Tuesday, May 27, 2008

Jury un-duty

Last week I got notice in my mail that my presence at Marin County Superior Court had been cordially and randomly requested. I dialed in last night, and the message was clear: All prospective jurors are needed.

So I got to the Civic Center for 9:30 and joined the queue. There were perhaps 120 people in the room. After the thrilling video about why California is great and America is great and Juries are great, the genuinely engaging and efficient woman who herds juror prospects read off a list of names. We'd be reporting to court room H. It was alphabetical. They got to my area of the alphabet, and read my name.

I left my leatherman on my keyring, inadvertently, after having been warned not to have one, so I had to leave it in the jury room. Then I went through the near-airport level security.

Court clerk pulled the first 12 prospective jurors. And I was one of them.

The case was going to be a DUI. And the accused wasn't going to appear, and wasn't going to testify, and had refused the breathalyser and blood tests. So we were asked if we knew anyone in the case, if we or family folks worked in law enforcement, asked if we had a zero tolerance for driving after any drinking. I couldn't honestly fail myself on anything. I didn't want to disqualify myself, nor did I want not to disqualify myself.

Juror after juror got dismissed or excused by the judge for everything from having had an alcoholic husband, family members killed by drunk drivers, bad run-ins with police, prior DUI convictions, etc. One woman had been hit by a DUI last Wednesday.

The defense attorney seemed keen to establish that folks on the jury thought it was ok to, or at least would admit to having a drink, then driving. Like me: I go to the brewpub, have a beer with my dinner, drive home. Not a big deal.

He questioned one of the new jurors about this, and he responded that he had the little card in his wallet that told you, based on height and weight, what was ok, questionable and too much to drink.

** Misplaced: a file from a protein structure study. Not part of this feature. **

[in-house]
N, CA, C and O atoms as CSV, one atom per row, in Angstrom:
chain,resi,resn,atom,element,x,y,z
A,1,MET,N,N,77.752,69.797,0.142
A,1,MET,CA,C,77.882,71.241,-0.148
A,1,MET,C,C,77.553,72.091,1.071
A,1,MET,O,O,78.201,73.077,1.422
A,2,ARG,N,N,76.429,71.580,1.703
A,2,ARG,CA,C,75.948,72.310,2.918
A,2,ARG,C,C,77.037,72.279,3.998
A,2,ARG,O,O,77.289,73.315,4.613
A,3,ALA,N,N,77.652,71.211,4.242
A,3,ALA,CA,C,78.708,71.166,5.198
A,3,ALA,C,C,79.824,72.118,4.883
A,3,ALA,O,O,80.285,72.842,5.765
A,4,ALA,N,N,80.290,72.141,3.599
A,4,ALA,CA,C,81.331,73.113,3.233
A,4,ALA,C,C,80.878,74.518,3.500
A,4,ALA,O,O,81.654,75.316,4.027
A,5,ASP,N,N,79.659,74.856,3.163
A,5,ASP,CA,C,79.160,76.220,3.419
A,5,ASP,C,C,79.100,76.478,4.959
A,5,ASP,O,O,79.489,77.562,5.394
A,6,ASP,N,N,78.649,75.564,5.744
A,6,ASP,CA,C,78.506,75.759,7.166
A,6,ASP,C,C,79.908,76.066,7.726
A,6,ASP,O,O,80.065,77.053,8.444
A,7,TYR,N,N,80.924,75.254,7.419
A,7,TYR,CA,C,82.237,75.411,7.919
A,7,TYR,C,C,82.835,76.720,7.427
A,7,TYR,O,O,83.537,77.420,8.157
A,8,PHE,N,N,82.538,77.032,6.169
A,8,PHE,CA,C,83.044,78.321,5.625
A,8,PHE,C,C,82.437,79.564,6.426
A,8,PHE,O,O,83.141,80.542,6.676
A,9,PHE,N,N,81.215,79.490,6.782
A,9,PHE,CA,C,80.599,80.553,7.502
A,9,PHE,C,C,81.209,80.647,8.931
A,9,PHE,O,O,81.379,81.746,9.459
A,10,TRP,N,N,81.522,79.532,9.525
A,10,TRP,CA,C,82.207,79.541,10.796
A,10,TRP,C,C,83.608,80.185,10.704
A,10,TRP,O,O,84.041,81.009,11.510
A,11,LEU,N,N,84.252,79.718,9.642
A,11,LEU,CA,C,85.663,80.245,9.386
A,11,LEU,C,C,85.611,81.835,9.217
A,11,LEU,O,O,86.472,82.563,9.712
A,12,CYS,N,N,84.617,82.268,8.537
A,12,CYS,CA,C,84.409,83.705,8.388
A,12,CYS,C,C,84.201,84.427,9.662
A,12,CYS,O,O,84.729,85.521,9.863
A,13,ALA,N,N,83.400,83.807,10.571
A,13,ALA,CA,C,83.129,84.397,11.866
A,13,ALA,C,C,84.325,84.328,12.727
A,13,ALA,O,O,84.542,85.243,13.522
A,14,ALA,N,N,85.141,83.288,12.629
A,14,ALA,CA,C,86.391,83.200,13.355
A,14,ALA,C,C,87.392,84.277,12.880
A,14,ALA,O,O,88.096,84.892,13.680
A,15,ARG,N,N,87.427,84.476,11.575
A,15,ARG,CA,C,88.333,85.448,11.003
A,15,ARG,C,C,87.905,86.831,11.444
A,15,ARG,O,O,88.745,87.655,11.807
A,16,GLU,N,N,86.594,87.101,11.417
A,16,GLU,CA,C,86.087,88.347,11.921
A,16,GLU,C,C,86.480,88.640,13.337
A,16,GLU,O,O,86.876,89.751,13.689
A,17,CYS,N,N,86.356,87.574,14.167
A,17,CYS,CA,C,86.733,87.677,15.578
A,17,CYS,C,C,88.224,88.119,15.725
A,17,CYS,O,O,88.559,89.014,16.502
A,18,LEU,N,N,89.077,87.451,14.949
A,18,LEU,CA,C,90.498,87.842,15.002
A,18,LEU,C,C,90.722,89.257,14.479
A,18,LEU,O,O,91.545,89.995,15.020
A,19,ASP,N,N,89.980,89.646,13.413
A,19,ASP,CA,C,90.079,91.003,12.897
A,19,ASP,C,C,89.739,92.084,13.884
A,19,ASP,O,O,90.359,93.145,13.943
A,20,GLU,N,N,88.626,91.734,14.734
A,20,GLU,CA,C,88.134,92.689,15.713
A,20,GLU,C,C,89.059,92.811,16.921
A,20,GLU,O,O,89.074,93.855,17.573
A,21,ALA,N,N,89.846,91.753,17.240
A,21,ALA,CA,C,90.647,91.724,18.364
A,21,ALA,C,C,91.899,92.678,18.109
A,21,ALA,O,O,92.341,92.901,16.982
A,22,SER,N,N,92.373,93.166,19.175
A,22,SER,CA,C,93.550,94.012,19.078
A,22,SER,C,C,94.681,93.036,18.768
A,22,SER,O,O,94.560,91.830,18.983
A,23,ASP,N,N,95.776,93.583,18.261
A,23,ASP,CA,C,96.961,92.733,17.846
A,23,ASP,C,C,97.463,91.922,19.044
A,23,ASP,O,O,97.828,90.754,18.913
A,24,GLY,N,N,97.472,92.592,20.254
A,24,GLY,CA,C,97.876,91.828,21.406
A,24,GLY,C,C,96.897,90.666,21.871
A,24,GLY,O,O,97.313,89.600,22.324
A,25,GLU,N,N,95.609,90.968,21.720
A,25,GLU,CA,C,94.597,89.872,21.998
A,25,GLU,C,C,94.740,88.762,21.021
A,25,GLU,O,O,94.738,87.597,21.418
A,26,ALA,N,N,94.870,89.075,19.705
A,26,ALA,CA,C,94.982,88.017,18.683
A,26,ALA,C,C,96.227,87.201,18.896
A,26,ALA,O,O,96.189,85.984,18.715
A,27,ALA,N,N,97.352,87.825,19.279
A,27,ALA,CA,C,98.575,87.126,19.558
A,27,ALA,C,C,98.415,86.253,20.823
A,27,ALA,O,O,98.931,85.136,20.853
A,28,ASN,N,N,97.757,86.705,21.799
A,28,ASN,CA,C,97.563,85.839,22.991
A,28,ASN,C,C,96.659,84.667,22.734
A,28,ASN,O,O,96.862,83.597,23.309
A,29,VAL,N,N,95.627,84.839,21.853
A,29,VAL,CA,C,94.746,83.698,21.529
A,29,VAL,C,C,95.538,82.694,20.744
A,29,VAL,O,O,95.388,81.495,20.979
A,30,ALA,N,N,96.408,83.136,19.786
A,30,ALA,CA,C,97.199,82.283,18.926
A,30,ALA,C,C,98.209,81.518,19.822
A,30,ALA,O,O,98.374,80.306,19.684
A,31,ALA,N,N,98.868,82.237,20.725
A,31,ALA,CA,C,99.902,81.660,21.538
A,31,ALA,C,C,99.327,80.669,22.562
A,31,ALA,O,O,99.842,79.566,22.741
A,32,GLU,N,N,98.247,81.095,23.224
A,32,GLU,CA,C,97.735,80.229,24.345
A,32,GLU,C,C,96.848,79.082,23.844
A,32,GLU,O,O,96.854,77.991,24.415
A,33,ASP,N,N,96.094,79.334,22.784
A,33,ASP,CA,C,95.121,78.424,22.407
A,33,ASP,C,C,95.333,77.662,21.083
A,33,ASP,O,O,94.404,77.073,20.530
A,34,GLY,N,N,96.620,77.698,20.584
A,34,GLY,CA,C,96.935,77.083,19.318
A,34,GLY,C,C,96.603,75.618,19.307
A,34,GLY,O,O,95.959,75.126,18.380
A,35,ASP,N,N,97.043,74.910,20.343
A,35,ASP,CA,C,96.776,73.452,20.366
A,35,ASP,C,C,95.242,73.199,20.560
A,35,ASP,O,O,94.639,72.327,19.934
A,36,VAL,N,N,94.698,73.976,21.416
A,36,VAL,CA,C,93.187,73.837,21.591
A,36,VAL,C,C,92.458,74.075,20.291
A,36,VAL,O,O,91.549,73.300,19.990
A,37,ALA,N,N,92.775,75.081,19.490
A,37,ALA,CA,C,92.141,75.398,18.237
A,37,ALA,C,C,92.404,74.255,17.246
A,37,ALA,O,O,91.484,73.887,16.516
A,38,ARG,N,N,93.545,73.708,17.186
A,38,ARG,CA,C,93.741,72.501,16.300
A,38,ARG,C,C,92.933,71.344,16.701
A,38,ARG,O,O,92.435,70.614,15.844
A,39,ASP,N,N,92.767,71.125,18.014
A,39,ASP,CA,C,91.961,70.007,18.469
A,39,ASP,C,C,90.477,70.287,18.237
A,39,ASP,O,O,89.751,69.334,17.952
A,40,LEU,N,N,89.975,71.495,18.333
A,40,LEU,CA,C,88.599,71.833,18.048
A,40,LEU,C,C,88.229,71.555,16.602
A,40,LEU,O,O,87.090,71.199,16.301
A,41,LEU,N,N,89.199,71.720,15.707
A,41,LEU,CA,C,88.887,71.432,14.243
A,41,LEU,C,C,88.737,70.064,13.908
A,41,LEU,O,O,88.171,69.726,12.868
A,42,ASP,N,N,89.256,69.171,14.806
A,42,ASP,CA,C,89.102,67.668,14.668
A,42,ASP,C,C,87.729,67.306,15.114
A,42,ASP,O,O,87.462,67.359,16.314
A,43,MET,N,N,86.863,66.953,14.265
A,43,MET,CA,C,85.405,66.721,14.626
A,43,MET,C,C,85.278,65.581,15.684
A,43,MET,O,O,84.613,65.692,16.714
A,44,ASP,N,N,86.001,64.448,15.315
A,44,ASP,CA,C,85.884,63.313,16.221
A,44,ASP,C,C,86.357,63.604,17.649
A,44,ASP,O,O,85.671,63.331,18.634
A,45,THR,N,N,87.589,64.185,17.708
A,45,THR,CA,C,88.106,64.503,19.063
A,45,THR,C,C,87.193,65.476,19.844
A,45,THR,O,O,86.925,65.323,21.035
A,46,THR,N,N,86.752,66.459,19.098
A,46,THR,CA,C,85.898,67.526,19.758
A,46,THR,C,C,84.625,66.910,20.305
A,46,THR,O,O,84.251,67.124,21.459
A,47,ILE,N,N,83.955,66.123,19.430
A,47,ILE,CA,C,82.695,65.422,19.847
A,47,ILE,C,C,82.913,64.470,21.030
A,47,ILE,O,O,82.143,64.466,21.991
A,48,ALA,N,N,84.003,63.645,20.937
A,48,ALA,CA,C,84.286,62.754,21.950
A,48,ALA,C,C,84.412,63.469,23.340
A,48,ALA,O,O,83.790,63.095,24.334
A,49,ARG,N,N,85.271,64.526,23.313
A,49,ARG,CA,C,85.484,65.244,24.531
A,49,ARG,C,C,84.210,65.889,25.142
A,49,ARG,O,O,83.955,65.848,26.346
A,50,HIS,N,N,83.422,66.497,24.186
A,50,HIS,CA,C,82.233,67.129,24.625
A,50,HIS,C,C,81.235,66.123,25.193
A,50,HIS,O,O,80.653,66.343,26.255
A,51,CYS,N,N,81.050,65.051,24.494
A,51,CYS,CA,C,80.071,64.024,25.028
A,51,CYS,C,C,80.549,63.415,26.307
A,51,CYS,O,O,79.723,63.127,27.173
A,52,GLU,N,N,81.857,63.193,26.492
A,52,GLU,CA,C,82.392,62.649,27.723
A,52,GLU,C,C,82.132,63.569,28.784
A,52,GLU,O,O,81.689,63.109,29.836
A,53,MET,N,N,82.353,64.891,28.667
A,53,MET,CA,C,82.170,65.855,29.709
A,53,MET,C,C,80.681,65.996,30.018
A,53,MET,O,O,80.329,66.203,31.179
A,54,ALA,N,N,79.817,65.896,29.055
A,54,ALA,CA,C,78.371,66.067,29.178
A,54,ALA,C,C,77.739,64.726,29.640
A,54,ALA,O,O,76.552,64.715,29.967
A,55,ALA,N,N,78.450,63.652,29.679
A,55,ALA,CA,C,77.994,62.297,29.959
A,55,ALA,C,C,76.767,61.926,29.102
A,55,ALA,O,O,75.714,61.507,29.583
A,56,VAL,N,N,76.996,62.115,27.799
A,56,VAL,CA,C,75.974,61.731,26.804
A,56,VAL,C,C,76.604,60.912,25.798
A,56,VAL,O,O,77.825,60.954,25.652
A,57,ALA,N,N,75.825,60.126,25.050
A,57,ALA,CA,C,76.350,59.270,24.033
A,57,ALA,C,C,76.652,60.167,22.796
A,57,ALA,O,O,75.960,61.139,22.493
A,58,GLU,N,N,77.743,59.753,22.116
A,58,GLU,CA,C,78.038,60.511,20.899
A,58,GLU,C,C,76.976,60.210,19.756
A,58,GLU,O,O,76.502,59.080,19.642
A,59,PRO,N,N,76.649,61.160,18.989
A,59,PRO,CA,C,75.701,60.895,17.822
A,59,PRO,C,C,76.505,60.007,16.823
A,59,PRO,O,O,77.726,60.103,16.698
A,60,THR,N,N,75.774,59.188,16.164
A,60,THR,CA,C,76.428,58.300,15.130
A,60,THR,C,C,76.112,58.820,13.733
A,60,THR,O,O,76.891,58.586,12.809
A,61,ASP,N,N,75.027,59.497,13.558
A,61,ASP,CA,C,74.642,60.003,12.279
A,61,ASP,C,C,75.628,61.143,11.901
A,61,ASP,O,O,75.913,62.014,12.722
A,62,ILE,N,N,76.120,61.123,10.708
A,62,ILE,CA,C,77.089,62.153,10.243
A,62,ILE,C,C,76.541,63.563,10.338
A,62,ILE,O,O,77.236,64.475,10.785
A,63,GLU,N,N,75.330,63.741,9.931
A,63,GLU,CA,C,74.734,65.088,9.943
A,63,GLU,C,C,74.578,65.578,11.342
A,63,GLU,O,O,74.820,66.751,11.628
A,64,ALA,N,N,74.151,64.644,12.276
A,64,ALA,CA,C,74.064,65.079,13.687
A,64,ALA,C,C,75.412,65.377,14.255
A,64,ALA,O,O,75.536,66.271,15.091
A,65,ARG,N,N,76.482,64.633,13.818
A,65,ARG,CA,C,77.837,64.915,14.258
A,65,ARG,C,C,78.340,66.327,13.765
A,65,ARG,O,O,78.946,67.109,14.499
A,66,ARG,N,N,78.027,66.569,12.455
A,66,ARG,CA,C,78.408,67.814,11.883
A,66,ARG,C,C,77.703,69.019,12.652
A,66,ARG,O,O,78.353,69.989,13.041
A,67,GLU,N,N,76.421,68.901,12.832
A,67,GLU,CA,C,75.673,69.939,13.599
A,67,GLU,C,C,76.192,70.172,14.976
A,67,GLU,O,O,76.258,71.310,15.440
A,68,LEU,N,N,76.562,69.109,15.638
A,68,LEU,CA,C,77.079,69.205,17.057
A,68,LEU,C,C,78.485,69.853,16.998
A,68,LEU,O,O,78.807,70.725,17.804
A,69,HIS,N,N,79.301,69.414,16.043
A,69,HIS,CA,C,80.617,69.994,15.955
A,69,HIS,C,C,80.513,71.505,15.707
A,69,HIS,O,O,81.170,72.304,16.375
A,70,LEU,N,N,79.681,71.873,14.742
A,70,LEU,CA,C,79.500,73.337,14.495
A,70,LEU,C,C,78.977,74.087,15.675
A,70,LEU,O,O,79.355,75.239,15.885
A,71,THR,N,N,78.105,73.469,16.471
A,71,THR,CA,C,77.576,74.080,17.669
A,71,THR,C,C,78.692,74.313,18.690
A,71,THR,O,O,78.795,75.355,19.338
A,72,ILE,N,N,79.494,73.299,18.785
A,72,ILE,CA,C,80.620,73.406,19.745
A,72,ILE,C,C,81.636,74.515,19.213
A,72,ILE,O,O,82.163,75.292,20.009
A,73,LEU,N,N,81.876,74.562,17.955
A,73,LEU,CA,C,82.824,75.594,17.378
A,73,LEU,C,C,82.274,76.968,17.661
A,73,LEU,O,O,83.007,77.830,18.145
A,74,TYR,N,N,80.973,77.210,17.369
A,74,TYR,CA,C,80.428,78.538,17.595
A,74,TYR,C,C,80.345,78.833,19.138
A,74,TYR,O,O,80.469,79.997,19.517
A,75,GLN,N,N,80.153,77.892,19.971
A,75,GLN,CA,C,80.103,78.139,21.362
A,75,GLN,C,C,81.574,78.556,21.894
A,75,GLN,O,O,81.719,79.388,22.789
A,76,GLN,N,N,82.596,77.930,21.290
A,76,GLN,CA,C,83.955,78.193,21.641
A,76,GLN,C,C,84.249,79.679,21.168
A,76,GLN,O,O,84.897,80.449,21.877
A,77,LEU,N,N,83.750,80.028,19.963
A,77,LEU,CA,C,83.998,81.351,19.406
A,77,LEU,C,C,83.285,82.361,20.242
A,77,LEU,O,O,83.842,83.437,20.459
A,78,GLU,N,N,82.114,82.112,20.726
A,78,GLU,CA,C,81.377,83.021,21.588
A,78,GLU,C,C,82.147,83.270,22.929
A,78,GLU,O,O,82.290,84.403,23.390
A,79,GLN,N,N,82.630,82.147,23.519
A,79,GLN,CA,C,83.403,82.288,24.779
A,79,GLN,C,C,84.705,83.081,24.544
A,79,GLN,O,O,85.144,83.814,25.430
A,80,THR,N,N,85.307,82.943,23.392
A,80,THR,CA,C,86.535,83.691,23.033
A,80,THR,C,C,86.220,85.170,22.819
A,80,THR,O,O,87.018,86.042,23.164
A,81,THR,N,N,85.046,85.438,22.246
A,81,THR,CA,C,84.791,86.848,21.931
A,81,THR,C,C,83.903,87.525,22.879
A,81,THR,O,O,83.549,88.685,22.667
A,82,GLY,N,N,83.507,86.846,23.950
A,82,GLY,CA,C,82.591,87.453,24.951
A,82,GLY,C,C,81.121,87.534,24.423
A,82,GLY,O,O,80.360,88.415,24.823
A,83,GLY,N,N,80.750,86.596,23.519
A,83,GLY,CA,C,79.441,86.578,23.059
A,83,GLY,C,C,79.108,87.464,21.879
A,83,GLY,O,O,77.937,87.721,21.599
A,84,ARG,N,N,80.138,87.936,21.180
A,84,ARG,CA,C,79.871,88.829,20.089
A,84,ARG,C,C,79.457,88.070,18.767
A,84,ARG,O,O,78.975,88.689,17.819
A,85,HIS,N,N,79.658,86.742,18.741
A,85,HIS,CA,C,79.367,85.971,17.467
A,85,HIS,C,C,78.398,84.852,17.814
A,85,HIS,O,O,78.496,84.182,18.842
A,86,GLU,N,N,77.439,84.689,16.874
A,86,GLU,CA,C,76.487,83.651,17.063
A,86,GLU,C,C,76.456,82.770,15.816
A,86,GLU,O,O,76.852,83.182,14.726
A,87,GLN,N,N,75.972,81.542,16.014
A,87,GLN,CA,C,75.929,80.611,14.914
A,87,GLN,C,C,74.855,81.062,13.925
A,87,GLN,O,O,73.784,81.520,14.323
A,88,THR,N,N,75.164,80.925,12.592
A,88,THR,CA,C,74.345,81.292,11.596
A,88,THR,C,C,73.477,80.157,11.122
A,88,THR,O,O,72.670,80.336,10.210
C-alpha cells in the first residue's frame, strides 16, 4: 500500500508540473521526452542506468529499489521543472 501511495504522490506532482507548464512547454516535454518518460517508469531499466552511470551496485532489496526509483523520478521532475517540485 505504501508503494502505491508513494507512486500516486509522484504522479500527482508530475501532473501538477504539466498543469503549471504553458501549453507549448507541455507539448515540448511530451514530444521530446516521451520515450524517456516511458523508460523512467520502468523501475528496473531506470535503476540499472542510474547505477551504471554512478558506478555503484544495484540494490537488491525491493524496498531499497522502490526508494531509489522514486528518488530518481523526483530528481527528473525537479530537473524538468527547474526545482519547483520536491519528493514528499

The defense attorney, perhaps from the right motive to make sure we didn't take the guideline as absolute, began to argue that we didn't know who put out the card, or what their agenda was, and that different people had different tolerances, and that it wasn't gospel, and what did they mean by "drink" anyway? Is a long Island Iced Tea equal to a glass of wine? And then he asked if any of us took issue with that.

Now I think he was trying to argue that we shouldn't take it as gospel. And I'm fine with that. But his argument got too close to the "Hey, who can trust those 'scientists' with all their 'numbers' and 'facts' and 'objectivity'" and he lost me.

So I raised my hand. Because I took issue with that.

"Actually, the card is very clear about what a 'drink' is. 1.5 oz of hard liquor, 5 oz of wine, 12 oz of beer. And servings are standardized in restaurants, too, based on alcohol content. It's why high alcohol content beers have to be served in smaller glasses. So that portion is very objective. The card is also clear about what's less objective, but even there, it's clear what is and is not open to interpretation. If you're a 6'4" 240 pound male and you've had one drink, you're fine, and if you're a 5'0 95 pound female and you've had 6, you're in trouble. The cards are clear about what is and is not open to interpretation and relativity."

Then he went back to the juror. Then there was a break.

A woman from the courtroom was passing in the hall, and turned and said with a smile, "You talk too fast!" I laughed and apologized. She came back by and I thanked her for saying so. Sometimes I go too fast when I'm revved up about something. She said it's because I'm a smarty, and that sometimes the brains go faster than the mouth can keep up with. Then I realized she was the court stenographer. Of course she noted my pace of speaking. And since she had to write down my occupation, the rest of the exchange made sense. We had a good chat, discovering we were both books not to be judged by our covers.

Then back to the court room. The two lawyers again ditching jurors because they can. The prosecution had nixed a few that I thought were "unsophisticated" and a few who'd had bad experiences with cops, and may not believe officer testimony. At least, those were my guesses as to why they got nailed.

And then she asked to have me ditched.

So I was done.

It was a surprise. I figured I was well qualified to reason to conclusions based only on the information and rules I was allowed to use. I'm good at partial information. But I think she thought science and logic boy wouldn't be able to get past the lack of breath or blood test. On the contrary, if blood alcohol content is positively but imperfectly correlated with impairment, then it's really always officer testimony that matters in convicting for DUI. And I could have handled that.

I really wonder why I got let go, but I guess I'll never know.